I like mockingbirds. They are the most outgoing of birds, highly visible with an in-your-face attitude.
I know; they can be backyard bullies, especially when they stake out territories in the winter and deny other birds access to feeders. Let a predator such as a cat or snake come on the scene, however, and they fly right in, confront the issue, and actually try to do something about it. While the other birds are giving distress calls and flitting about, the mockers are dive-bombing and occasionally making contact with the threat. Even humans might feel their wrath if we get too close during the nesting season.
Northern mockingbirds select several prominent perches from which to sing and survey their little kingdoms. Even as they fly, the mockers stand out. Large white wing patches say ‘look out, here I come” to anyone or anything in the immediate area.
Northern mockingbirds are famous, of course, for their ability to mimic other birds’ songs. They are the Rich Little of our avian wildlife. Add the amazingly diverse musical repertoire mockingbirds possess to their already large personality and you have the complete songbird, in my opinion. And Northern mockingbirds are accomplished singers in their own right. They have their own song, which qualifies as among the best even before the myriad other borrowed calls and songs are worked into their performances.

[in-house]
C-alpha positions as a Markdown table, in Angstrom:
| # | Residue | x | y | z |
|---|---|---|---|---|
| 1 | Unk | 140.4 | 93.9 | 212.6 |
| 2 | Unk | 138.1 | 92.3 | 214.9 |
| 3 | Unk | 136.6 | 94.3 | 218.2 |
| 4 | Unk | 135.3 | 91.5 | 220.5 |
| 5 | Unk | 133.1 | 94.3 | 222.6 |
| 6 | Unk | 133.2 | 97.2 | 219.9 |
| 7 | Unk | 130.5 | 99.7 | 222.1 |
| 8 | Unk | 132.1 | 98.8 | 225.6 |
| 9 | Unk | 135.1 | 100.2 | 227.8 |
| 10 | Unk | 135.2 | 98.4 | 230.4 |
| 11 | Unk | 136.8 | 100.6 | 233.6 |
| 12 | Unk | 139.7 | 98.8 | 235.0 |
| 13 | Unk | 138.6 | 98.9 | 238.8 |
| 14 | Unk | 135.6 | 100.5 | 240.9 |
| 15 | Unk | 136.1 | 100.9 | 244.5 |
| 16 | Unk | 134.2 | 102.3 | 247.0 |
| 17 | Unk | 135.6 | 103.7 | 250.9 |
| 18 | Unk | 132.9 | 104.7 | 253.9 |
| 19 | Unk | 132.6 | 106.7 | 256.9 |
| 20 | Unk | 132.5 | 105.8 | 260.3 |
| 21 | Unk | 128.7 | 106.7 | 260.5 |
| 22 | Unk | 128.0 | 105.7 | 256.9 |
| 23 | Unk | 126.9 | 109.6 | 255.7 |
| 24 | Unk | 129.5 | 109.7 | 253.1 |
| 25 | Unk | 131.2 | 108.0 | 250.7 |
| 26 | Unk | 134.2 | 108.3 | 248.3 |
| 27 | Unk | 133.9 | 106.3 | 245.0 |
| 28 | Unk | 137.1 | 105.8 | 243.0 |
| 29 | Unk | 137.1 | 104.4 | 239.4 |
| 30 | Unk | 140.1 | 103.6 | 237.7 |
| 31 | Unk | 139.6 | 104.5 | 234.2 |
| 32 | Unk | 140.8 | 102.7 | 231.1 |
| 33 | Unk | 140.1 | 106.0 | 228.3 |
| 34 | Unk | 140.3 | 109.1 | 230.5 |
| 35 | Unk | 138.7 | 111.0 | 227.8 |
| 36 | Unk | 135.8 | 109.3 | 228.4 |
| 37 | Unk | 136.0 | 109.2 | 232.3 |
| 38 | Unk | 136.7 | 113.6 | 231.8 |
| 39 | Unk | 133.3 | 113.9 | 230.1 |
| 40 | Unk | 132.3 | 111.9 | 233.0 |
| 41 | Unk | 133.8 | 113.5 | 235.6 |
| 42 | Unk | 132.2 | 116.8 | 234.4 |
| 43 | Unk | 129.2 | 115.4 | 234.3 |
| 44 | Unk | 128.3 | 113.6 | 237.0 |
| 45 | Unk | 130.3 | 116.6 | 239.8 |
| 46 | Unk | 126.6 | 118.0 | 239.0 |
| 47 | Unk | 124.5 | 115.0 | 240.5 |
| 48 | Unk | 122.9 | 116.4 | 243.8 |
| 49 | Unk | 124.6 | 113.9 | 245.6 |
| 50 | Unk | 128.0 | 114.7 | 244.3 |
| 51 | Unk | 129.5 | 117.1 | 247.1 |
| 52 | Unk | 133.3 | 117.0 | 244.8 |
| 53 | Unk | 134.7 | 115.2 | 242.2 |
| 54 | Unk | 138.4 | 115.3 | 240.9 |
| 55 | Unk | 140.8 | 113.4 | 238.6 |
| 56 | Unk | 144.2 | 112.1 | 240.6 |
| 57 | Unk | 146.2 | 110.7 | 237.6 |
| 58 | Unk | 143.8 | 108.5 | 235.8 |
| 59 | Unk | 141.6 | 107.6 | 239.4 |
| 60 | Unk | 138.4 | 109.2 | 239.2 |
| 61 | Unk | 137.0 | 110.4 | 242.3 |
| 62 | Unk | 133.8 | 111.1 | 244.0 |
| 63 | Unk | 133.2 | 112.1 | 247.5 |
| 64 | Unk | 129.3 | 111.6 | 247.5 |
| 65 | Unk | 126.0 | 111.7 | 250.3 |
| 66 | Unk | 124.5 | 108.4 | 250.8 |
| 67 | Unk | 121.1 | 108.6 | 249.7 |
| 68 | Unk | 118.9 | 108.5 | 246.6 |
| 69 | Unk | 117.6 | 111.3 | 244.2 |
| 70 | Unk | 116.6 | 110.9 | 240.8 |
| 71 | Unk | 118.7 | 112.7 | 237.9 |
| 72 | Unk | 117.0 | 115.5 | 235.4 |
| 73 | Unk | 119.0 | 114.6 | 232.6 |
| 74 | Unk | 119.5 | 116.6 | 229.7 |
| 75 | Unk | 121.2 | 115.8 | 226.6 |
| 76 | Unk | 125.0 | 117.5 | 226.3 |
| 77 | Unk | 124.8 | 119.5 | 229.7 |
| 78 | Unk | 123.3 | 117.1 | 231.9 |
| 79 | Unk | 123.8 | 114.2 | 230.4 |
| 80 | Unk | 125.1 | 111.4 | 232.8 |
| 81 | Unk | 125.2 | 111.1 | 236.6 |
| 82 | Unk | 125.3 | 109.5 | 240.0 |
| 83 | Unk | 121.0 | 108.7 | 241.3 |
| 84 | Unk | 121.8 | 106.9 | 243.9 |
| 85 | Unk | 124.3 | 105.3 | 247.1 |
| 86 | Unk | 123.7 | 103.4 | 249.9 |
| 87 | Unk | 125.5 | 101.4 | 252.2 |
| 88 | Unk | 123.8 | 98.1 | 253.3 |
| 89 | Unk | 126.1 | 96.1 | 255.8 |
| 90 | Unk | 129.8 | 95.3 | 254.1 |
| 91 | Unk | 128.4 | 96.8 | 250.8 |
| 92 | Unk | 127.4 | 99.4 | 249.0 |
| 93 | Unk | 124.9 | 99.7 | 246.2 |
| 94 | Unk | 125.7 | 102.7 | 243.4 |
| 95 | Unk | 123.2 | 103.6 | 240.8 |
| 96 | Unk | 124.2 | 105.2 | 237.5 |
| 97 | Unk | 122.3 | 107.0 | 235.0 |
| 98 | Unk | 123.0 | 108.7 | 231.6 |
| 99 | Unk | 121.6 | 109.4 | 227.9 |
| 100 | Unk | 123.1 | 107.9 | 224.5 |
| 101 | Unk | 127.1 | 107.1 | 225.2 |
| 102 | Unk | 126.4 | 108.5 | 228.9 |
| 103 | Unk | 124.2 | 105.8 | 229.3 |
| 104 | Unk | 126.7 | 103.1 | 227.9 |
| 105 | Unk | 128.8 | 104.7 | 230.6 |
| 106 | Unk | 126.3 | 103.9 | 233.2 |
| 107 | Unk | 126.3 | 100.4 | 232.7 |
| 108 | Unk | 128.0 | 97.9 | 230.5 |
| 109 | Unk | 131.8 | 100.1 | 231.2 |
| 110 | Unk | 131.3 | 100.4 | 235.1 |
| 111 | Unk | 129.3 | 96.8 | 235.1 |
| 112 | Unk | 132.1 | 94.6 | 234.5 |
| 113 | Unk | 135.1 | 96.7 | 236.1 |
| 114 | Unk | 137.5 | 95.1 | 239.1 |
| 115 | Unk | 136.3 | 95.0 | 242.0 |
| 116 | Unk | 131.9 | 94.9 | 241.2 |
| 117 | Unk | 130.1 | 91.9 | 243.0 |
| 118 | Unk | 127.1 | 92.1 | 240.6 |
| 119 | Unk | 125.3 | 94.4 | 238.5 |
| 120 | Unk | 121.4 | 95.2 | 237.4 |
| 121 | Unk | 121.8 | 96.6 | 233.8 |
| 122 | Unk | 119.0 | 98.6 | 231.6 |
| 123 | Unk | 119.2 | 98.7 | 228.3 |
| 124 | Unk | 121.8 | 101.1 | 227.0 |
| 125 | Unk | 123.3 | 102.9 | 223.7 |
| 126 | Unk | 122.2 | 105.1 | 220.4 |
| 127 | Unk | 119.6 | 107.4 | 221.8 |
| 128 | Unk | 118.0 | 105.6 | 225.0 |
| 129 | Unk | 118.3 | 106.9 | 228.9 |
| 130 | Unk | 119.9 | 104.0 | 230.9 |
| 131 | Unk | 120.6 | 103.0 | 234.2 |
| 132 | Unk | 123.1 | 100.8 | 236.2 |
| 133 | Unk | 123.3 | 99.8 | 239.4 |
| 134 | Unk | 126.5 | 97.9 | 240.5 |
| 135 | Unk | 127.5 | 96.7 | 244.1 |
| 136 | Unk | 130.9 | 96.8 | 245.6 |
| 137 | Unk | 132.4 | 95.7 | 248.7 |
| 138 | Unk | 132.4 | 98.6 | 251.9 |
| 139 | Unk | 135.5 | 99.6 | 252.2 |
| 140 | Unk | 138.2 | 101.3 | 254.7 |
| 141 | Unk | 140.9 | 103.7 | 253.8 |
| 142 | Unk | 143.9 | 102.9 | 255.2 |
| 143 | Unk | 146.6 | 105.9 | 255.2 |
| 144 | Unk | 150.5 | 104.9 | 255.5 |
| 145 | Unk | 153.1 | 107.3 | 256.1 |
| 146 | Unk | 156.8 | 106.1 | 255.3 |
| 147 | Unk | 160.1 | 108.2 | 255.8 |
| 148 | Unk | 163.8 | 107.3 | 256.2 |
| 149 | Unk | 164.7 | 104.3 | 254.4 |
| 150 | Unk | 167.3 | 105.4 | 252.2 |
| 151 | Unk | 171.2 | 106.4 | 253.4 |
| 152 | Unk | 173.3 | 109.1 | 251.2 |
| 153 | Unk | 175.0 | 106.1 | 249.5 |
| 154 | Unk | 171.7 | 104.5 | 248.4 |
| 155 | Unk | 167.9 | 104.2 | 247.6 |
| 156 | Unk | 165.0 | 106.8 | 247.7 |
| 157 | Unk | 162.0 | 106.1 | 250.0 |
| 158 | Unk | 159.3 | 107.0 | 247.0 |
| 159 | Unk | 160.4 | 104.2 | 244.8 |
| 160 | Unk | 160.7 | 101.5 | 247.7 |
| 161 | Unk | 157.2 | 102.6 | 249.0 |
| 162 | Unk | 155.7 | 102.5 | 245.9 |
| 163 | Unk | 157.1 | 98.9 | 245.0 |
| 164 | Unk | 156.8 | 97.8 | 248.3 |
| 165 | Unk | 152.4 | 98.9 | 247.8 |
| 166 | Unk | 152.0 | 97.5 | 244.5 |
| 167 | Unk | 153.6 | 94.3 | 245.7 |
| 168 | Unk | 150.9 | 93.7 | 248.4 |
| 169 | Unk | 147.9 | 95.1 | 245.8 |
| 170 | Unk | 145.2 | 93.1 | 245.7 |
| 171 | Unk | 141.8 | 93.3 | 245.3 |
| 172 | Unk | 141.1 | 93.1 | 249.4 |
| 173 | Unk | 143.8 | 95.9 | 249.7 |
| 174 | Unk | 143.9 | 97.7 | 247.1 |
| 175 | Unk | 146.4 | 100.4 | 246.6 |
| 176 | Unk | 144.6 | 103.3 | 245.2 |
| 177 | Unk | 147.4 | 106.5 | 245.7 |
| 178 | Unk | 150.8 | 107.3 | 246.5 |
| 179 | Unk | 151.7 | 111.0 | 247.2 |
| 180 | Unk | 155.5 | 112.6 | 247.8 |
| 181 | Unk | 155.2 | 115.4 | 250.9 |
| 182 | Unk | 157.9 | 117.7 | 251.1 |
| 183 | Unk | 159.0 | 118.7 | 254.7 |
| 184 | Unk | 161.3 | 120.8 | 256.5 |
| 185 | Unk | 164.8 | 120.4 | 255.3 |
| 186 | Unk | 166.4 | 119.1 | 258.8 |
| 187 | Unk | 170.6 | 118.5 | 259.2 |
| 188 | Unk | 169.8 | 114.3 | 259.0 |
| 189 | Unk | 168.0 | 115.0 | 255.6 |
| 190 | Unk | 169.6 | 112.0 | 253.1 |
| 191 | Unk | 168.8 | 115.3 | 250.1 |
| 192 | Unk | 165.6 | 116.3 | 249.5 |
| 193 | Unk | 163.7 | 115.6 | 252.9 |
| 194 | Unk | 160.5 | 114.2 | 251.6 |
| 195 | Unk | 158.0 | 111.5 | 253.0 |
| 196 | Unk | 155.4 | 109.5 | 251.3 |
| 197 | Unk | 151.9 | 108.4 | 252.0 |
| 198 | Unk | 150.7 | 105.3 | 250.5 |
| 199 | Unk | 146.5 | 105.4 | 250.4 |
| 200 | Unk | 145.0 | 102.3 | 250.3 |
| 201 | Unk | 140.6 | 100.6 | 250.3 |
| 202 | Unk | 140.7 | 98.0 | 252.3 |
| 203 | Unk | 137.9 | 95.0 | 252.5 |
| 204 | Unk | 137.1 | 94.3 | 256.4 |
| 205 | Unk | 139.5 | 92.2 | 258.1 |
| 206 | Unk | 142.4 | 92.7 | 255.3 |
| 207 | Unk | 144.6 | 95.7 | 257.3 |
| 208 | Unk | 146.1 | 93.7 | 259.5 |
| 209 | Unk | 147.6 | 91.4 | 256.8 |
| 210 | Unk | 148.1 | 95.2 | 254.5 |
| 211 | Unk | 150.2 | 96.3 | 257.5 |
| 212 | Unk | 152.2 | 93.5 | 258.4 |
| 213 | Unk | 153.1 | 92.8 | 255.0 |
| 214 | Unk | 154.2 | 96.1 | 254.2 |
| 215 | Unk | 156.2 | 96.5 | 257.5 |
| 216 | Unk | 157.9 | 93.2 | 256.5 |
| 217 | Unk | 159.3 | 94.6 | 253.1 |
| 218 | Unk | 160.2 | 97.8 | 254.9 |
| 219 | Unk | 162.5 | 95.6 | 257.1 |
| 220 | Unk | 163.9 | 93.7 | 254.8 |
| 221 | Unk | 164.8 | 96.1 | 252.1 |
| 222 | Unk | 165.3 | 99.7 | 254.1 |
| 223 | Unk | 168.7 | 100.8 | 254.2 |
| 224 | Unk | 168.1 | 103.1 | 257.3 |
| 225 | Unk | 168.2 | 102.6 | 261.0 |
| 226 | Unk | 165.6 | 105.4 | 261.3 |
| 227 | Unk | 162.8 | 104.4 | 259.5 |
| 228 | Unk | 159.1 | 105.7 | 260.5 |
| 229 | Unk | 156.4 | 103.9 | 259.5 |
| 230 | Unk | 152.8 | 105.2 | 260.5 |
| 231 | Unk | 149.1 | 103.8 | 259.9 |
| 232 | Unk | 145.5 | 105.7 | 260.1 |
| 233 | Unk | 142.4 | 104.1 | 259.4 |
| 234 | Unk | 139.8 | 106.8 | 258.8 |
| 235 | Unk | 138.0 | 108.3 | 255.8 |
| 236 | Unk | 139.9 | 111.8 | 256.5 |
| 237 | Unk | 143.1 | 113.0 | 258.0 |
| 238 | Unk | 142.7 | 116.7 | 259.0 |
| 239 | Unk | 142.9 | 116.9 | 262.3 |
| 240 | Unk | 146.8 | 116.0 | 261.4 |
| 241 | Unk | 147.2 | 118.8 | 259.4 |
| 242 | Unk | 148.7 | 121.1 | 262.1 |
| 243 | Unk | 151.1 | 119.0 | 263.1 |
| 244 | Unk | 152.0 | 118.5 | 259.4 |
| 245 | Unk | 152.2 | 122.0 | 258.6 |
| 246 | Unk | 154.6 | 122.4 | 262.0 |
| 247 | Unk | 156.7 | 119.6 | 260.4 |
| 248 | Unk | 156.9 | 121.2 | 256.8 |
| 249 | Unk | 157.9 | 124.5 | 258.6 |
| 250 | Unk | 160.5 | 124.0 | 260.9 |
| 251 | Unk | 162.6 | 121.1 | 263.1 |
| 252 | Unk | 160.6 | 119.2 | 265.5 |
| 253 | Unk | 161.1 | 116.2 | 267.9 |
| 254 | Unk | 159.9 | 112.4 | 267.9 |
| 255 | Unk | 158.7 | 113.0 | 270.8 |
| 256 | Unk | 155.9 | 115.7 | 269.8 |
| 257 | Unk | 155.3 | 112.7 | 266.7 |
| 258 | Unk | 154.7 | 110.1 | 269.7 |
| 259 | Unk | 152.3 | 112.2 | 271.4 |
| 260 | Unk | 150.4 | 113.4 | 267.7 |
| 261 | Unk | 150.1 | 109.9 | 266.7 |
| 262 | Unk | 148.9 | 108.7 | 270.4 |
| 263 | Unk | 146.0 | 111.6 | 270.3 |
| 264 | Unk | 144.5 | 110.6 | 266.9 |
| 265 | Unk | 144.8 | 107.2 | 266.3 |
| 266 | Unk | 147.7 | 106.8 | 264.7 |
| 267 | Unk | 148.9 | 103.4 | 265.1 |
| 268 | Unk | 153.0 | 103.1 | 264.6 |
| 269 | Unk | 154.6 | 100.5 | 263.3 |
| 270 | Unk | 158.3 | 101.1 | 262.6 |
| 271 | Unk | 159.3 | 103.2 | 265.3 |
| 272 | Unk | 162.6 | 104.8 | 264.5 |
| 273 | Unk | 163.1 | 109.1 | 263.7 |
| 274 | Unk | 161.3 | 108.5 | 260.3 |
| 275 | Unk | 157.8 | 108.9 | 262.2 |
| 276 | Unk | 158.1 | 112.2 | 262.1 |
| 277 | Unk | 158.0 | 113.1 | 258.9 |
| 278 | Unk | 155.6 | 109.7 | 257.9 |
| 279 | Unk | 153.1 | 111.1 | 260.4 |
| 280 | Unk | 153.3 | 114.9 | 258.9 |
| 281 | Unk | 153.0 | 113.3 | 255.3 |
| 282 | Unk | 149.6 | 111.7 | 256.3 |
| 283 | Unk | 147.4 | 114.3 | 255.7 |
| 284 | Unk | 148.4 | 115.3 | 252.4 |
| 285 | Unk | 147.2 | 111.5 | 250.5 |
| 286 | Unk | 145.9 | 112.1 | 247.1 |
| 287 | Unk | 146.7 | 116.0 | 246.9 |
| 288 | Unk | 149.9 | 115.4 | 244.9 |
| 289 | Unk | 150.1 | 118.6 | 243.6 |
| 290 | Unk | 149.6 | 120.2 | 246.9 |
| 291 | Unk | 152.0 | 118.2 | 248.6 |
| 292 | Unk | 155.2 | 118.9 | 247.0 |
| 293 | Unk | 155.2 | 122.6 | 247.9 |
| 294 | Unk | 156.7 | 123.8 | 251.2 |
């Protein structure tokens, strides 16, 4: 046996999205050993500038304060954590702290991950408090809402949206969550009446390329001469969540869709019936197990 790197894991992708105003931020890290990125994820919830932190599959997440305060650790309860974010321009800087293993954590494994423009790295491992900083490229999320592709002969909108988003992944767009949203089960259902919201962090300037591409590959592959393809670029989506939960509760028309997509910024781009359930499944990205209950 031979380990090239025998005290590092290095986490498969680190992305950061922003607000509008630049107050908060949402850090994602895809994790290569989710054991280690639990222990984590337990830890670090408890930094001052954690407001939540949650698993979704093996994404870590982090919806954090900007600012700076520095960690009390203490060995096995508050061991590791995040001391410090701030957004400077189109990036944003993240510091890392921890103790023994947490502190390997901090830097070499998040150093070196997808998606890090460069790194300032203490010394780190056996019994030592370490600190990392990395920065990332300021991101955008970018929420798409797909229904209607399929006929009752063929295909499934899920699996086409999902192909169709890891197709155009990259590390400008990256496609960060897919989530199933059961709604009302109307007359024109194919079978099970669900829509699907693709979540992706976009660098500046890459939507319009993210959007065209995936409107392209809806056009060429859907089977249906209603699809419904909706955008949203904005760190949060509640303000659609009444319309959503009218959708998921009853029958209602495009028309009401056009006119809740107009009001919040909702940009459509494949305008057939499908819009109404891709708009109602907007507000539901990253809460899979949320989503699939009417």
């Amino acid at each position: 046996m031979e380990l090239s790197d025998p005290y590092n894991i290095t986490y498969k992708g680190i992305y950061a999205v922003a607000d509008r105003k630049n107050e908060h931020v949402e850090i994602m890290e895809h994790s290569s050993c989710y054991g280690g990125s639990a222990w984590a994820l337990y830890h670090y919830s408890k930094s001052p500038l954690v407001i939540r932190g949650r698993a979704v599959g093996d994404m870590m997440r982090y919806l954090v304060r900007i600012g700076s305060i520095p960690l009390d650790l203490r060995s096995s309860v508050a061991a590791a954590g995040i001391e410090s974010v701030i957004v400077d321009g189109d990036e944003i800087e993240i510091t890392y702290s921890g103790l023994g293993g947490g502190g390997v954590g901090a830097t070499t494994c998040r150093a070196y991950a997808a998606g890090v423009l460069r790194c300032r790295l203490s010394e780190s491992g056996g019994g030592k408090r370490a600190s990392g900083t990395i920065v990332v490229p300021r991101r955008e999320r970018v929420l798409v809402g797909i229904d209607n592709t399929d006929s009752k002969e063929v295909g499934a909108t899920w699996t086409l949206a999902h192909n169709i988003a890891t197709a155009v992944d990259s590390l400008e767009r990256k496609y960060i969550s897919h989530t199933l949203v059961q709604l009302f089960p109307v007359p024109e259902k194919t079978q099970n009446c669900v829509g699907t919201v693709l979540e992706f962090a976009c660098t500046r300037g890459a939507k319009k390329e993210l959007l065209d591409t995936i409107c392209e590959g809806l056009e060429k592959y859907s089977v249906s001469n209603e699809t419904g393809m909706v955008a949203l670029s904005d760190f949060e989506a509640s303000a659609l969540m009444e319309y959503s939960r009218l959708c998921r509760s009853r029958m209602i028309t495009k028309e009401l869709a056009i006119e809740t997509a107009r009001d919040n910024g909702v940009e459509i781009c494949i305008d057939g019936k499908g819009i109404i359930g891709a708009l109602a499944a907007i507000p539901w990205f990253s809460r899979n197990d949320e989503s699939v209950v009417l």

On a recent day I sat on my porch just to listen to my local mocker and identify the species it was mimicking. It started out with the familiar breep, breep, breep of a great-crested flycatcher, followed by the pleasant interactive chattering of barn swallows. A few rough phoebe’s borrowed from the local Eastern phoebe pair followed. In the next 15 minutes that bird wove the rattle of a belted kingfisher, the calls of purple martins, the complex full song of a song sparrow, caws of American crows, songs of American robins and Eastern bluebirds, muted screams from a red-shouldered hawk, the peter peter peter from a tufted titmouse, and meows from a gray catbird into a full blown concert.
They are so proud of themselves they even sing at night when there is little or no audio competition from other birds. They don’t need an opening act, and no prodding needed for an encore. The encores will go on and on and on and on …
Taylor Piephoff is a naturalist with an interest in the birds and wildlife of the southern Piedmont: PiephoffT@aol.com.